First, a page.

The foreign scent of ham reached my nose.
“Why aren’t we having turkey?” I asked. “Why ham? Who even likes ham?”
“Because everybody has turkey for Thanksgiving,” said my aunt. “We wanted to give people a break from turkey. I bet you’ve eaten at least two turkey dinners so far.”
“I have had zero turkey dinners. Zero.”
“Because everybody thinks everybody has turkey.”
“Well you can cook yourself a turkey, how’s that?”
She returned to the oven, turned on the oven light, and watched the glistening ham.
I turned to my brother. “Is it too much to want turkey on Thanksgiving?”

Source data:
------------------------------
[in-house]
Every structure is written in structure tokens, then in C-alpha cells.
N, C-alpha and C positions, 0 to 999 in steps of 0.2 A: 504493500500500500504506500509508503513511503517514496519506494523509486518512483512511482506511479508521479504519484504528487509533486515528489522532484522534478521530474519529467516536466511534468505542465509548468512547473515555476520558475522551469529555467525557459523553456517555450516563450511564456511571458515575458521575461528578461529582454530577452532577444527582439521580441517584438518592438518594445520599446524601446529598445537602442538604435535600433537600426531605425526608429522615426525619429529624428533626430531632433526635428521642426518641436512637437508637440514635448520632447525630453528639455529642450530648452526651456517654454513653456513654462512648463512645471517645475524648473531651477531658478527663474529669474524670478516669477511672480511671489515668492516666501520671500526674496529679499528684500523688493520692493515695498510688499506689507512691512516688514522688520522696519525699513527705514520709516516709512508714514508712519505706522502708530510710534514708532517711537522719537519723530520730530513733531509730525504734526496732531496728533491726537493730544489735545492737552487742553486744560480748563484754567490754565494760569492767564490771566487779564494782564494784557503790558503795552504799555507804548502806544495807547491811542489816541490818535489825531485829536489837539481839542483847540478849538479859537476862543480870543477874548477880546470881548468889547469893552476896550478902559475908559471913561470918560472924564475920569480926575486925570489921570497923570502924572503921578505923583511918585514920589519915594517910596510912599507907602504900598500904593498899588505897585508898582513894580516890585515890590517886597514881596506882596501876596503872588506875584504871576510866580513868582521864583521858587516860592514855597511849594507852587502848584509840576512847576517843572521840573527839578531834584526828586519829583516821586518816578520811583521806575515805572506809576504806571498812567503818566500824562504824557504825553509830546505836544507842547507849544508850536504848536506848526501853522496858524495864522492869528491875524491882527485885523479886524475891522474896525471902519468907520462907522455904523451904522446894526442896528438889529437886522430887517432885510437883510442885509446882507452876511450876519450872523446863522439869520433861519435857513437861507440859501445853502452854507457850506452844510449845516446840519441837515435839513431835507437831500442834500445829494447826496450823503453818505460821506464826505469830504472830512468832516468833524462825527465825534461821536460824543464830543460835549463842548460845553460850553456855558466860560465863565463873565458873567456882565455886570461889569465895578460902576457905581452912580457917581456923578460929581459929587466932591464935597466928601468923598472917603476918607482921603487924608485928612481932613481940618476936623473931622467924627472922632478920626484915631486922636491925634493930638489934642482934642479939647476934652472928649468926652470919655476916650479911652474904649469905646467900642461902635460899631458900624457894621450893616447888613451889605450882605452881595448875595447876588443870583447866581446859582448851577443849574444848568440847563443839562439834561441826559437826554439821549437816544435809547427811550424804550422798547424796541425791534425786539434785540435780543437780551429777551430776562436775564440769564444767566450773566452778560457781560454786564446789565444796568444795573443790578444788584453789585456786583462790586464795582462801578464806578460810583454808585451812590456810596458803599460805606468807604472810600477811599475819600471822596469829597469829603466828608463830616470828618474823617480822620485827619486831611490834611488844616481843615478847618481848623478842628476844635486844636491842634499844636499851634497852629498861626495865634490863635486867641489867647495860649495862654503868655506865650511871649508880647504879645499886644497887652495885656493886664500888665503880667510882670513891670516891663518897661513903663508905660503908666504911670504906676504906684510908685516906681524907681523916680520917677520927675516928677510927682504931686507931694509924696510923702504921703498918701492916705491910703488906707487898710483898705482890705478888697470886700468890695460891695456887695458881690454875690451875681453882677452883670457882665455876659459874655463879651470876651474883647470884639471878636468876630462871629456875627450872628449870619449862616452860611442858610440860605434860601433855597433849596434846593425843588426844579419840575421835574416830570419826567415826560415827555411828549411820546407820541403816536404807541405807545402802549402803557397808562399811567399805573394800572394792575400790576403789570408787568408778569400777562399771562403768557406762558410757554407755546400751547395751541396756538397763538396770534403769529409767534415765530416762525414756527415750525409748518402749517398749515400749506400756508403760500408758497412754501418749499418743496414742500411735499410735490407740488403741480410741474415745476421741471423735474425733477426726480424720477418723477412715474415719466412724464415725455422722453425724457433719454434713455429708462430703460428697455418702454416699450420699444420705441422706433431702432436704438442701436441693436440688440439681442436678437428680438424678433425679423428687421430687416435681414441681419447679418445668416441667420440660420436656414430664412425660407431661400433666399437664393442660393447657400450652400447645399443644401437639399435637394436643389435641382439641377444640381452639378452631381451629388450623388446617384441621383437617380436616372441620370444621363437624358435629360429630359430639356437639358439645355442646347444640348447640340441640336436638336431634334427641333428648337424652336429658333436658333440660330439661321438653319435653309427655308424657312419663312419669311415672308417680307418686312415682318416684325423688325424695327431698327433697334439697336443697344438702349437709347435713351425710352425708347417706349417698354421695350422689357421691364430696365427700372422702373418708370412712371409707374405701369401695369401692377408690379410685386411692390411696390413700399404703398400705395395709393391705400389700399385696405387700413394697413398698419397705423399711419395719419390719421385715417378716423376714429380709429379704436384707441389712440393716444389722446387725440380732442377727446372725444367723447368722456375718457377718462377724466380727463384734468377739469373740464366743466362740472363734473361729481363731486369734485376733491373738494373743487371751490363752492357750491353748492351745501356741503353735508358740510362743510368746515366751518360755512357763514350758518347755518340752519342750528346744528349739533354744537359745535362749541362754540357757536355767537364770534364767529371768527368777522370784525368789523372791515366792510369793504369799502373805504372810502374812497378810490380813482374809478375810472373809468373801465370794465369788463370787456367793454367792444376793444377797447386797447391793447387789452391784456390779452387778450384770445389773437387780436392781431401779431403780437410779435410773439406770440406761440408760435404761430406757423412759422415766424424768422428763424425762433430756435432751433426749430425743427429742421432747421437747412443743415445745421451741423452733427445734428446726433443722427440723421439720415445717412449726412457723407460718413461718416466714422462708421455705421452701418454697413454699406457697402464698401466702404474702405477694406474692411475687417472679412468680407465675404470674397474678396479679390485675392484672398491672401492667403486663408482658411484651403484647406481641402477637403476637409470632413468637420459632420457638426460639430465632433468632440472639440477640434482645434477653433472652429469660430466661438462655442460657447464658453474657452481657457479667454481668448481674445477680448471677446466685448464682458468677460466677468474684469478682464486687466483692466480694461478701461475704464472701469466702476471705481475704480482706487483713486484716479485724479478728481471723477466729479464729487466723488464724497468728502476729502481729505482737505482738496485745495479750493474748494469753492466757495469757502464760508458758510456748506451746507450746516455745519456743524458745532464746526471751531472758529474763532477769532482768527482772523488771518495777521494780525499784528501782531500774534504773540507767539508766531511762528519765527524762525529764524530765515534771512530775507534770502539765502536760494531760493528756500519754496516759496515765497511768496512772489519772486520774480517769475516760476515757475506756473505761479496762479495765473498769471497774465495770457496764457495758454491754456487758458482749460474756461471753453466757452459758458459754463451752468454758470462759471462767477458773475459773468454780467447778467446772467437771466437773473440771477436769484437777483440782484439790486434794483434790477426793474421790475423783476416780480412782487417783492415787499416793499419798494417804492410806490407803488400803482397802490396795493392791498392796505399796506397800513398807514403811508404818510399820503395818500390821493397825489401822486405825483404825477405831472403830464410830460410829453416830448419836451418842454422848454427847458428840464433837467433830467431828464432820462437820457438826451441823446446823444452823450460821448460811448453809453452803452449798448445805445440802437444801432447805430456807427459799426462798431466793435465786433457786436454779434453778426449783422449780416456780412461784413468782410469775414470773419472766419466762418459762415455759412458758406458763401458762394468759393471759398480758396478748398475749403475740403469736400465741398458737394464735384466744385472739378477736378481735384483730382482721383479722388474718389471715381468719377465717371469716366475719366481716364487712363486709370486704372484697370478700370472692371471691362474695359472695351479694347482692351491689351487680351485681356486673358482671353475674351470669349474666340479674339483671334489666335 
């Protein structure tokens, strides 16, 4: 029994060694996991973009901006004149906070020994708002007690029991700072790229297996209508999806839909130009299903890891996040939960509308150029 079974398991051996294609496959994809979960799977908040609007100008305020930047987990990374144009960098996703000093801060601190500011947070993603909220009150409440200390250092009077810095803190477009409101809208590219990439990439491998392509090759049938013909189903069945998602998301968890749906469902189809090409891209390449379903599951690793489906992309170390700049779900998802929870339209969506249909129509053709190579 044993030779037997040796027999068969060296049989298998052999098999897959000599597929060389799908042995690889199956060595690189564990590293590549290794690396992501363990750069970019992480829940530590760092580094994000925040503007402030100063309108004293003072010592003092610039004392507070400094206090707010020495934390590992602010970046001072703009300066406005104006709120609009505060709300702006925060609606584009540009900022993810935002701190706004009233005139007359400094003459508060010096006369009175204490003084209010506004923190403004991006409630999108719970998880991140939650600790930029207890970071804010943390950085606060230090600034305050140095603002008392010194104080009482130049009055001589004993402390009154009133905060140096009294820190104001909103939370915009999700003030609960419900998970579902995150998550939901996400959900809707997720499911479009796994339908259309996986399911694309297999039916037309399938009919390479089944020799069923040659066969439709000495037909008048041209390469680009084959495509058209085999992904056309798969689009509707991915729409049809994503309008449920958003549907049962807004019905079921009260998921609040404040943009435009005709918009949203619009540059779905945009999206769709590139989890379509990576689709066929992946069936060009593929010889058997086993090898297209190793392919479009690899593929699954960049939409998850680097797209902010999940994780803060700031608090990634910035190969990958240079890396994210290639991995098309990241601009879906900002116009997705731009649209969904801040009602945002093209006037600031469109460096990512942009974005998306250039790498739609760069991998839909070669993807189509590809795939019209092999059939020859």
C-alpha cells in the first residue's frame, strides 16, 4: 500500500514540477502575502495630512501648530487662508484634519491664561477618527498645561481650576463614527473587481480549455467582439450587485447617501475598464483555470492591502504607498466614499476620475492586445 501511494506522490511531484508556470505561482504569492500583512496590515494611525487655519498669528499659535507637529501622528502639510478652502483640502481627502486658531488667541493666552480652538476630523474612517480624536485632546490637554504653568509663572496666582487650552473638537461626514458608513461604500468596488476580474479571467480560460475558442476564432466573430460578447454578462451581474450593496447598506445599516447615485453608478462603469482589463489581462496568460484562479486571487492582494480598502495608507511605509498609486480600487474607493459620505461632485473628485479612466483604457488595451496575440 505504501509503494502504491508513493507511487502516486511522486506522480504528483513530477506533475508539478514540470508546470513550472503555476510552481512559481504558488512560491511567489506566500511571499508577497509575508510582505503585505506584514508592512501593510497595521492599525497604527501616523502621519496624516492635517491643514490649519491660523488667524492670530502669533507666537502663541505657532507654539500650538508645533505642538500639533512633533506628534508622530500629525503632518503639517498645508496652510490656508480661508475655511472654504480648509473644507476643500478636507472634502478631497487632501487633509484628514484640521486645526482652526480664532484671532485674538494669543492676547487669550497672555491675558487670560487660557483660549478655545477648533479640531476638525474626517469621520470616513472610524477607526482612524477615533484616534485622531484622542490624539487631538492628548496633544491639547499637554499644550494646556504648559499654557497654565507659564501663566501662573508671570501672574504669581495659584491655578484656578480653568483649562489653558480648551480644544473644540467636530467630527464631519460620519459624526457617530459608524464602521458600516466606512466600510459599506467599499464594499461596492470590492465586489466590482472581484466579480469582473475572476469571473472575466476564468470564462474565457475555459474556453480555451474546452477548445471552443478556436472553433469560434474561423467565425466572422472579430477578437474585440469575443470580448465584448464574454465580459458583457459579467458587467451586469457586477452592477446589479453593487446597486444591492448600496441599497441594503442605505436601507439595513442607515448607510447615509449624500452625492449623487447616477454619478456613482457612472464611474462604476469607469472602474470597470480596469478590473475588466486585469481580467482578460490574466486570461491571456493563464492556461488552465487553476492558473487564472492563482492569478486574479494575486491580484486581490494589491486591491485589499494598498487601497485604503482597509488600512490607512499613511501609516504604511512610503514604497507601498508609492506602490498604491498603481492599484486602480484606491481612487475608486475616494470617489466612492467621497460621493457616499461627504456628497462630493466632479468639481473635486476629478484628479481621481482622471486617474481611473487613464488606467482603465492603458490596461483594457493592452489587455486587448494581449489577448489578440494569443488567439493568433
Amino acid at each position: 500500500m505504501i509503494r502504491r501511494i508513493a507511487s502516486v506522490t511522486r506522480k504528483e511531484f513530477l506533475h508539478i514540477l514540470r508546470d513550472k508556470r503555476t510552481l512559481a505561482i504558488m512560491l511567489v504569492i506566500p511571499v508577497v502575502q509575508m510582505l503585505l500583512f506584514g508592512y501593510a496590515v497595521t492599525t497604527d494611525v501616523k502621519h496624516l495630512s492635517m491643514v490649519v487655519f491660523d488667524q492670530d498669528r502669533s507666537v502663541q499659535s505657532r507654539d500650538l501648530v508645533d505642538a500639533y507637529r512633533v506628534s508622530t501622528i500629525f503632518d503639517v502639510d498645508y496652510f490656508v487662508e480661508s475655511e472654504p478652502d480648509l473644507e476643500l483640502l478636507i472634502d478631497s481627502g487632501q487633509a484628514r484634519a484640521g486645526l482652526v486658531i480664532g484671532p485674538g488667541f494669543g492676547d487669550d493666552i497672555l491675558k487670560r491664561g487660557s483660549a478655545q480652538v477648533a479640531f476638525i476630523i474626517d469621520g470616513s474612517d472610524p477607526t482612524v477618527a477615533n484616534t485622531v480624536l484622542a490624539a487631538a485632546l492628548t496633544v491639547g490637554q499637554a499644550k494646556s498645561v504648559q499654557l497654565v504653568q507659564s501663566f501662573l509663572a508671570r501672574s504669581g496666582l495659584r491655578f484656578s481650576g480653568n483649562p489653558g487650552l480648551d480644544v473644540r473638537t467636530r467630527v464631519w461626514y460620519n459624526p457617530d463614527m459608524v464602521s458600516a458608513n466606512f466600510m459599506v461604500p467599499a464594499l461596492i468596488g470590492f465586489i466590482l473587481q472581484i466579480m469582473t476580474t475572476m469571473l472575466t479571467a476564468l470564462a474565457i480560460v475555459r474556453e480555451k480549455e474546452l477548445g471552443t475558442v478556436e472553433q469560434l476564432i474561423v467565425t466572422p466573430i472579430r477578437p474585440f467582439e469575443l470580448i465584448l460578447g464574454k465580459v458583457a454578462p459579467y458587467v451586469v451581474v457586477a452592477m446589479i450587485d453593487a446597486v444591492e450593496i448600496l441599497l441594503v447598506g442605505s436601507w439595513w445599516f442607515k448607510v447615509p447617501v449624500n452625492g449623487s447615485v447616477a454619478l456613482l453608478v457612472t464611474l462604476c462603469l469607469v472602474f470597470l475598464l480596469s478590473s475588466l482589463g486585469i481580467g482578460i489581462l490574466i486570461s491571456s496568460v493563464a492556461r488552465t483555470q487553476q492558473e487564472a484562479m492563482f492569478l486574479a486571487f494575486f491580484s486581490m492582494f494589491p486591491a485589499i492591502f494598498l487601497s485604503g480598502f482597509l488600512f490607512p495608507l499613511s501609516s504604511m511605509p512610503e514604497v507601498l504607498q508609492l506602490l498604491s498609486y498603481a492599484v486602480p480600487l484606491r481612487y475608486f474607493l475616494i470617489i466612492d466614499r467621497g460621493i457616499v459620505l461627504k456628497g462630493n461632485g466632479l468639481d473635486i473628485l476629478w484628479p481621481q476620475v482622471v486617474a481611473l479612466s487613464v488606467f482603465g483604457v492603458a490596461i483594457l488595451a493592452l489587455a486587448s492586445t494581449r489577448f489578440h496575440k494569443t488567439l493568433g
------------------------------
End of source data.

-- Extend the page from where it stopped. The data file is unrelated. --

“Oh, are we having the turkey conversation again?”
“We haven’t—what? We haven’t had a ‘turkey conversation.’ I’m just saying that—”
“It’s Thanksgiving and—”
“—that it’s Thanksgiving—thank you—and you have turkey on Thanksgiving. Nobody is thankful for ham.”
“I like ham.”
“No you don’t.”
It became tradition. Ham Thanksgiving. Probably just to spite me. This year was no different, except everyone was by now familiar with the “turkey conversation.”
“You know,” I said after a mouthful of honey-glazed ham. “This is actually really good.”
My family exploded with “Finally!” and “He sees the light!” and “The great turkey debate is over!”
I still hated the ham. But I was tired of having nothing to be thankful for.